San Francisco judge clears way for AT&T U-verse utility boxes

In a case that seems to have lasted only slightly less time than a presidential election campaign, San Francisco Superior Court Judge Teri Jackson might have finally cleared the way for AT&T (NYSE: T) to install up to 726 U-verse utility boxes on the city's sidewalks. Then again, the good judge might have just cleared the way for those opposed to the installation to appeal the ruling.

A coalition of citizens groups--including San Francisco Beautiful, San Francisco Tomorrow, Dogpatch Neighborhood Association, Potrero Boosters Neighborhood Association and the Duboce Triangle Neighborhood Association--had taken the matter to court last August, challenging the city's approval of the planned installations.

And, while AT&T spokesman Lane Kasselman was crowing about being "pleased with the decision by the San Francisco Superior Court affirming the decision by the Board of Supervisors to support AT&T's investment in our community, Milo Hanke, a spokesman for San Francisco Beautiful indicated that the decision was hardly a fait accompli and that an appeal was likely.

"The precedent for this is really scary," Hanke told the San Francisco Business Times. "This opens up our sidewalks. It's a bonanza for private utilities."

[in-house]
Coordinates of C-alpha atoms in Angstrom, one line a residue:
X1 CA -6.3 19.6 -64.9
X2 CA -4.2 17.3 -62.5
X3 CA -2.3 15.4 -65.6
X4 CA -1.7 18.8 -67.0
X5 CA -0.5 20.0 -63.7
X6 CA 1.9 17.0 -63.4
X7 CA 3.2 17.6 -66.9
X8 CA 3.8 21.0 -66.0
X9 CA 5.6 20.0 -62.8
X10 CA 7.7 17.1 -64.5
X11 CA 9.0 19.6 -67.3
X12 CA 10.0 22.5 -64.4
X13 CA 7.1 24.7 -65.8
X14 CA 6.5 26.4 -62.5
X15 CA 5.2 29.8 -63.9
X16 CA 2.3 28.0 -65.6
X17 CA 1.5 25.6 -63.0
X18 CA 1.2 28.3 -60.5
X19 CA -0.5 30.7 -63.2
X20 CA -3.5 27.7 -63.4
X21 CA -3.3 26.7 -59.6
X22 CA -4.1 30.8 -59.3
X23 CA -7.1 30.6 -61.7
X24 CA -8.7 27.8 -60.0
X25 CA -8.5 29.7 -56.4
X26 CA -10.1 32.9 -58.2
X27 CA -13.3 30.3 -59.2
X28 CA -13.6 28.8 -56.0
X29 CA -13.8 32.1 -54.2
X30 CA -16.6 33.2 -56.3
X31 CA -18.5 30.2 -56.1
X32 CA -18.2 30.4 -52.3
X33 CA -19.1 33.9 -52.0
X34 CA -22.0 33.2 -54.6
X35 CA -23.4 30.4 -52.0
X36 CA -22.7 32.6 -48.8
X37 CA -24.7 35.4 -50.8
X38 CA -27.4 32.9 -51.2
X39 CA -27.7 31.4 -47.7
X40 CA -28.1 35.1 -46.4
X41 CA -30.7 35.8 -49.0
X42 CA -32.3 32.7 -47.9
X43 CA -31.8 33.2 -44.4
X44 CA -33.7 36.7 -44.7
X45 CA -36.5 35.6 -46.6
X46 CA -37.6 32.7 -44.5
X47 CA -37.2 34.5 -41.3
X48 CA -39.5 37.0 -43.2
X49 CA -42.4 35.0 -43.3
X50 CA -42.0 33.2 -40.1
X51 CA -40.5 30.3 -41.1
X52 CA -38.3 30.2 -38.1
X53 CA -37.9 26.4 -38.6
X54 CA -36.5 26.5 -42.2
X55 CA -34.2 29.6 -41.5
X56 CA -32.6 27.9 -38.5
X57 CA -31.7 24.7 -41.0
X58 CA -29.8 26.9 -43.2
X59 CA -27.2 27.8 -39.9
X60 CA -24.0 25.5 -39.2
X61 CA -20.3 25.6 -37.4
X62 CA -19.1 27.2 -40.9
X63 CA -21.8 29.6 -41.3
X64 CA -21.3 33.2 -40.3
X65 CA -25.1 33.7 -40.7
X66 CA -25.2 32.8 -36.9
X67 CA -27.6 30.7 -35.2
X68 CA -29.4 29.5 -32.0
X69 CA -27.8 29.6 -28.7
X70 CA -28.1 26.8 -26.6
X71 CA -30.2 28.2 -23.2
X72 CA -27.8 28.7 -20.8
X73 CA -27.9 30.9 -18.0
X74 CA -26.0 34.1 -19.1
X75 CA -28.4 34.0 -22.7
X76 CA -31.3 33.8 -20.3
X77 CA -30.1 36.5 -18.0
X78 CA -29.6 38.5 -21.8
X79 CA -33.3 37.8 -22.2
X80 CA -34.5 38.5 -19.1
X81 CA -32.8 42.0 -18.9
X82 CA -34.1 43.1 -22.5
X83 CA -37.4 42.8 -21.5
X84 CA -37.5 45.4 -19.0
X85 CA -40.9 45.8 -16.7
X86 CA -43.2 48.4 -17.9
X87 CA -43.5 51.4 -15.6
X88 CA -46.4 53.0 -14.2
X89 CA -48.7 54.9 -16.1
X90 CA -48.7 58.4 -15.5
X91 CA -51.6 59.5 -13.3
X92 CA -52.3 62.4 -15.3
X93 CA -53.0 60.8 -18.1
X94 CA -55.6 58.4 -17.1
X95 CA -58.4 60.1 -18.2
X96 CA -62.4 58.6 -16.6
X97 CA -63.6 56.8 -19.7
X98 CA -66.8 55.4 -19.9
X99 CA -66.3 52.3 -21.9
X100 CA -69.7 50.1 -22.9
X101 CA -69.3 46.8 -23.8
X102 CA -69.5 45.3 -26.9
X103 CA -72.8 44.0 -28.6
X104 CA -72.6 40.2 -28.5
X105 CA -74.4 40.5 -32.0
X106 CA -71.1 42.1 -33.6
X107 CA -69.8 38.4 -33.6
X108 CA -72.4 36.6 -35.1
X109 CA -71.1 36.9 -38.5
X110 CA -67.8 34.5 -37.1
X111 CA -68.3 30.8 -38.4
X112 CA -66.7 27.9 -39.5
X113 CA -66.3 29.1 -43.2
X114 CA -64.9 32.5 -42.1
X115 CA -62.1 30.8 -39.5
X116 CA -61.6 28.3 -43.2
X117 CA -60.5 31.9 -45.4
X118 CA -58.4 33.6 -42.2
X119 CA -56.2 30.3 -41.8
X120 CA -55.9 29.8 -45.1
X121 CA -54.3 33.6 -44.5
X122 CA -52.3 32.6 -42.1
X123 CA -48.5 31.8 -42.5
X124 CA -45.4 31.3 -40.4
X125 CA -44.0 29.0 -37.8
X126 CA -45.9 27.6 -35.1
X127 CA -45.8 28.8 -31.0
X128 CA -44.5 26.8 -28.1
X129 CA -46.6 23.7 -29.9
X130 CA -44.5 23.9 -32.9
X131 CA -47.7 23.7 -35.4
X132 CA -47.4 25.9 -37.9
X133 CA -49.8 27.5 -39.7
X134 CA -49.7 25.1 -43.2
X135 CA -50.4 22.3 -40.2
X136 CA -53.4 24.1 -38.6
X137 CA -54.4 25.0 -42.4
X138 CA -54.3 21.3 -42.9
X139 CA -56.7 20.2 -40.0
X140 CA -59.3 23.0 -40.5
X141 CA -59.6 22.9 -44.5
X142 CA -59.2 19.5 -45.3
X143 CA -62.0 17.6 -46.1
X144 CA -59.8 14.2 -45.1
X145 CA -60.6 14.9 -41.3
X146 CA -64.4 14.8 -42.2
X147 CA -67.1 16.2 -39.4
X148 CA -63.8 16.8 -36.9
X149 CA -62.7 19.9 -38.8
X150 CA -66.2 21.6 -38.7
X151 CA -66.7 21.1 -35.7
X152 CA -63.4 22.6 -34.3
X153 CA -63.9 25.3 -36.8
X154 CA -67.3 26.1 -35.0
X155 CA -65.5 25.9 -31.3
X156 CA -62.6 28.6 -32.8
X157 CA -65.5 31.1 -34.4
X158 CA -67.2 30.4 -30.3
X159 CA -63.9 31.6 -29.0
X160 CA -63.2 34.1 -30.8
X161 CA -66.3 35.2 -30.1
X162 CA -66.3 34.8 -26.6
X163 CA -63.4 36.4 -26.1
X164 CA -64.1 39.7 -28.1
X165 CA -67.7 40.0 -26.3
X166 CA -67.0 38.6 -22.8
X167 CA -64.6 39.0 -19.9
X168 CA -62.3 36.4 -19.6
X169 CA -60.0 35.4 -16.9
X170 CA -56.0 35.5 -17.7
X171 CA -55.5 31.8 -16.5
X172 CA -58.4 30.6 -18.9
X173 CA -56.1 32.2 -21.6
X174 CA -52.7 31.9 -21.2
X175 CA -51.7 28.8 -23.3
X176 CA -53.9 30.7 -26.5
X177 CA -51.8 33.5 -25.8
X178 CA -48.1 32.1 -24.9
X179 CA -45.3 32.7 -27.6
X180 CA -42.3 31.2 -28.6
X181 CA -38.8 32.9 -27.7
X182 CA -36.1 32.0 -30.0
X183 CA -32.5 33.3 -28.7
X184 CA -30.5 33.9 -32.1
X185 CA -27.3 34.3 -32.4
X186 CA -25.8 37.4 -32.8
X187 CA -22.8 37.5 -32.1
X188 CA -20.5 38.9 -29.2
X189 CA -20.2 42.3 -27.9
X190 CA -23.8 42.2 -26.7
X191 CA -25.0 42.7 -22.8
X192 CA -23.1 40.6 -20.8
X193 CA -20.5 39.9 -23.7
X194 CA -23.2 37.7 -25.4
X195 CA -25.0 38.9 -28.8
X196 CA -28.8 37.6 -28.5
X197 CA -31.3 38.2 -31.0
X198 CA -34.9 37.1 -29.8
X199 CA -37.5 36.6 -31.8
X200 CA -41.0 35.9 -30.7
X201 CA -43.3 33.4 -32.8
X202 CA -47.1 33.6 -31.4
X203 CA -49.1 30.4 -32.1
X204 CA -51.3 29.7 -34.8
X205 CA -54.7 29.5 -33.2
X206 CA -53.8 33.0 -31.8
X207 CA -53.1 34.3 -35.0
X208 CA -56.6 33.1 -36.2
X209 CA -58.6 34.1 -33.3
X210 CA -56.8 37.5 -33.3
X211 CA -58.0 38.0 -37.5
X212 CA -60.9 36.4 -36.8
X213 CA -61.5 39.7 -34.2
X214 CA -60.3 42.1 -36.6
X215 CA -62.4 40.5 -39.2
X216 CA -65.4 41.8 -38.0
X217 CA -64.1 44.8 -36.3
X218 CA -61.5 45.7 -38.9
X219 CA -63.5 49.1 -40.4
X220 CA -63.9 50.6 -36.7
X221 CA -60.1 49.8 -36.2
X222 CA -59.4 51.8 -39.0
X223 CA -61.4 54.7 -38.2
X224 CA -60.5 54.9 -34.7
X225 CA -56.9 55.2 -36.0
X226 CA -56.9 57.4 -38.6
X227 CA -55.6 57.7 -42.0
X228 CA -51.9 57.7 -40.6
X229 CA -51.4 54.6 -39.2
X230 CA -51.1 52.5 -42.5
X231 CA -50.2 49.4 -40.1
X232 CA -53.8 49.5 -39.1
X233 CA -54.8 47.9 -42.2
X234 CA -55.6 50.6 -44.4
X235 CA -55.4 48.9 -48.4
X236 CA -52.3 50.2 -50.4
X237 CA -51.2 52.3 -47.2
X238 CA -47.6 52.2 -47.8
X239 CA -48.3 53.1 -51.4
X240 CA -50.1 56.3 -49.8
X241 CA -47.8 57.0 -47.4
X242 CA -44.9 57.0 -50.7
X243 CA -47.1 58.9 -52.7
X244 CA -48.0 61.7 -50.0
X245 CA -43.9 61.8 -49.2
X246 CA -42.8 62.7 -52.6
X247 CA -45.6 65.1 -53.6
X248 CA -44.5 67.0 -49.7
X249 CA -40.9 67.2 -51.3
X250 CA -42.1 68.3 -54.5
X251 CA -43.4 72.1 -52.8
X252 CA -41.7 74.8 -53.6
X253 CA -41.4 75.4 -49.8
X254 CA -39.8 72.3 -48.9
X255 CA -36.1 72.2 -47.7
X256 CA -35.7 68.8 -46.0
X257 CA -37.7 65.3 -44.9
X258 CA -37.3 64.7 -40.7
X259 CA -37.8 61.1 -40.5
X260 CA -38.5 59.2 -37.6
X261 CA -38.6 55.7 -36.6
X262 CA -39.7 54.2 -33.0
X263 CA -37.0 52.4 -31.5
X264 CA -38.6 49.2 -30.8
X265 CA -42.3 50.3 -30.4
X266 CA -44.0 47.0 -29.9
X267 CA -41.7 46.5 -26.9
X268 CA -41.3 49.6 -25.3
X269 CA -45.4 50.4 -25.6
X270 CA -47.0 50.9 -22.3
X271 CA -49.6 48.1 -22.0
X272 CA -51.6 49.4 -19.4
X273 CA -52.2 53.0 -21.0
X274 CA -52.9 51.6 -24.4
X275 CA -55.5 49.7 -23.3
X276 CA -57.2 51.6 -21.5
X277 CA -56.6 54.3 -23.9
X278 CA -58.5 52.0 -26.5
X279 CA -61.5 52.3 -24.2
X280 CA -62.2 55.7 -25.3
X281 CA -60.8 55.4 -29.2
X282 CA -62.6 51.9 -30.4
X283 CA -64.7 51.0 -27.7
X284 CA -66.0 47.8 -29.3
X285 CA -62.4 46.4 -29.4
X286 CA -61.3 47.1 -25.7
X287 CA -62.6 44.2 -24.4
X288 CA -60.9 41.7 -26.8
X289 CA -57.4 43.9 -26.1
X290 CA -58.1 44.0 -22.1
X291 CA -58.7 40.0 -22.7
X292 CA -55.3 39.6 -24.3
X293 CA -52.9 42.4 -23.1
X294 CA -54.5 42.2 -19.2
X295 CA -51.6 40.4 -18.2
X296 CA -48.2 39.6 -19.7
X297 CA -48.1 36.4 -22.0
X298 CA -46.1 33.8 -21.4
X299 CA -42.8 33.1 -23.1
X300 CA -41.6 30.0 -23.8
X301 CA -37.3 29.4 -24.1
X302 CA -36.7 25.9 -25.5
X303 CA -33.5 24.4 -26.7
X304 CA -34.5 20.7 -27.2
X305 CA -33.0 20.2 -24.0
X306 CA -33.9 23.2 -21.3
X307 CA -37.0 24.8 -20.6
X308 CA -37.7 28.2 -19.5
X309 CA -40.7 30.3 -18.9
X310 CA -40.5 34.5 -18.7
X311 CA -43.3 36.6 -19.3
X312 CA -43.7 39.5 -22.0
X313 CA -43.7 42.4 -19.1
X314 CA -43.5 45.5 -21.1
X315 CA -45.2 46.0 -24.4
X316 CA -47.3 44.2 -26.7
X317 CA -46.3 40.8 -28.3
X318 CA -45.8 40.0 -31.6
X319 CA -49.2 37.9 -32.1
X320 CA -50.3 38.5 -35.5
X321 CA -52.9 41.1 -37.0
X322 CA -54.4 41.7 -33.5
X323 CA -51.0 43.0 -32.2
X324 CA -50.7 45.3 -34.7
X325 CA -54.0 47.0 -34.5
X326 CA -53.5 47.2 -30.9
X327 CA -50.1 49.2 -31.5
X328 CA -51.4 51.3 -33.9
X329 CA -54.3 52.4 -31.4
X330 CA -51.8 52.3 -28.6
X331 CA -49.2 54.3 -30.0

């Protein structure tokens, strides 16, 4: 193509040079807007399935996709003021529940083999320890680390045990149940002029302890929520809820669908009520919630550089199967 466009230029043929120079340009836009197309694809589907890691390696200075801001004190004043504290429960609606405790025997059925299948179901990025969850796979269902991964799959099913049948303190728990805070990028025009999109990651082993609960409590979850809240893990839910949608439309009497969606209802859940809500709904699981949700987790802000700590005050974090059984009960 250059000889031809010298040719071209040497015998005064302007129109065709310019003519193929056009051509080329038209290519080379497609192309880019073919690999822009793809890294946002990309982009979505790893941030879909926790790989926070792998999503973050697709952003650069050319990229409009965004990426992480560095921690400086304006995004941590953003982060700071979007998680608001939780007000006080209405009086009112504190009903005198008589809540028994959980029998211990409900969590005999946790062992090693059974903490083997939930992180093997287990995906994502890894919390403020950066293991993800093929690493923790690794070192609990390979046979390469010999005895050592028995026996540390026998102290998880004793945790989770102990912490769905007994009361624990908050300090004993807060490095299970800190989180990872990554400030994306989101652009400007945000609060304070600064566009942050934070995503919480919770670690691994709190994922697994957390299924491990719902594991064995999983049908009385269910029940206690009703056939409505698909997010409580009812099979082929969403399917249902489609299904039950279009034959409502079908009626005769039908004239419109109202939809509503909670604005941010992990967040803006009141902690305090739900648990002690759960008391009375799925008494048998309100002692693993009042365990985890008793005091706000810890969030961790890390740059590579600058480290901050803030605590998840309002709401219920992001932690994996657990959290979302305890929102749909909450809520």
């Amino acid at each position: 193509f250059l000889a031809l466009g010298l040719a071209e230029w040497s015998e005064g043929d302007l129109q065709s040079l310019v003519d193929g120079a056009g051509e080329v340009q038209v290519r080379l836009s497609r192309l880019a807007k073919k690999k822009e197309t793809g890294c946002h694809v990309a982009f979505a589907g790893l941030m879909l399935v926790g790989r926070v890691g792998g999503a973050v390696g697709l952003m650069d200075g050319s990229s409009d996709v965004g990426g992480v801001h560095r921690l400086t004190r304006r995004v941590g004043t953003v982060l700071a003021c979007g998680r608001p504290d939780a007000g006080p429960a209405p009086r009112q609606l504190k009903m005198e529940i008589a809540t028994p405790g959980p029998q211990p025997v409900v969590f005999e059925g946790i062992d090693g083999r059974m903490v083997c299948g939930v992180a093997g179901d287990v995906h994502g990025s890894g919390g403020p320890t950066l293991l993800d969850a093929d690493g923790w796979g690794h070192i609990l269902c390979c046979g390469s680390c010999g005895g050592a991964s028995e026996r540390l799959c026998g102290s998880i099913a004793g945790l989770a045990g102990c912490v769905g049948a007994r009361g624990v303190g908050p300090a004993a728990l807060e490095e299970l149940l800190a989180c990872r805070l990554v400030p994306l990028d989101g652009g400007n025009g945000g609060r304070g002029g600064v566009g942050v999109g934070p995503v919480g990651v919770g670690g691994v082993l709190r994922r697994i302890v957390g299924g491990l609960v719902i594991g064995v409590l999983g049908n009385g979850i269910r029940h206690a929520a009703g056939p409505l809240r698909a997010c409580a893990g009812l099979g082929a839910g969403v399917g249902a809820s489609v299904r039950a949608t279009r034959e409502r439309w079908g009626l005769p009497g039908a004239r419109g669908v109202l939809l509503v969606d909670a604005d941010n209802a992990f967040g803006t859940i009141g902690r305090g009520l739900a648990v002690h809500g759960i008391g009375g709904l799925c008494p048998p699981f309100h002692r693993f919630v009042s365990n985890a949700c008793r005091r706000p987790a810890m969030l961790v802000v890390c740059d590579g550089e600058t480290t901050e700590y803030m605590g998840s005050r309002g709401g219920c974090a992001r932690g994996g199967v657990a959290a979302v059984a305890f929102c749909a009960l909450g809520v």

Only a bare majority of the Board of Supervisors apparently felt the box installations were a good deal a year ago when they agreed, 6-5, to uphold a city staff determination exempting AT&T from having to do an environmental impact report. Without the ruling, the boxes would have been installed so the neighborhood activists put the decision in the court's hands.

Judge Jackson's ruling found that the city correctly determined that the boxes--four feet across, just over four feet tall and approximately two feet deep sitting on concrete pedestals flanked by metal bollards--were example because they could be considered "small new equipment and facilities in small structures."

It's been a long struggle for AT&T and U-verse in the City by the Bay. The service was first proposed in 2007 which would have made San Francisco one of the first cities in California to get the IPTV service. The city said OK but backed away in 2008 when neighborhood activists objected. Since then, San Francisco has gone from being one of the first U-verse cities in the state to the last major city without U-verse.

For more:
 - read the San Francisco Business Times story

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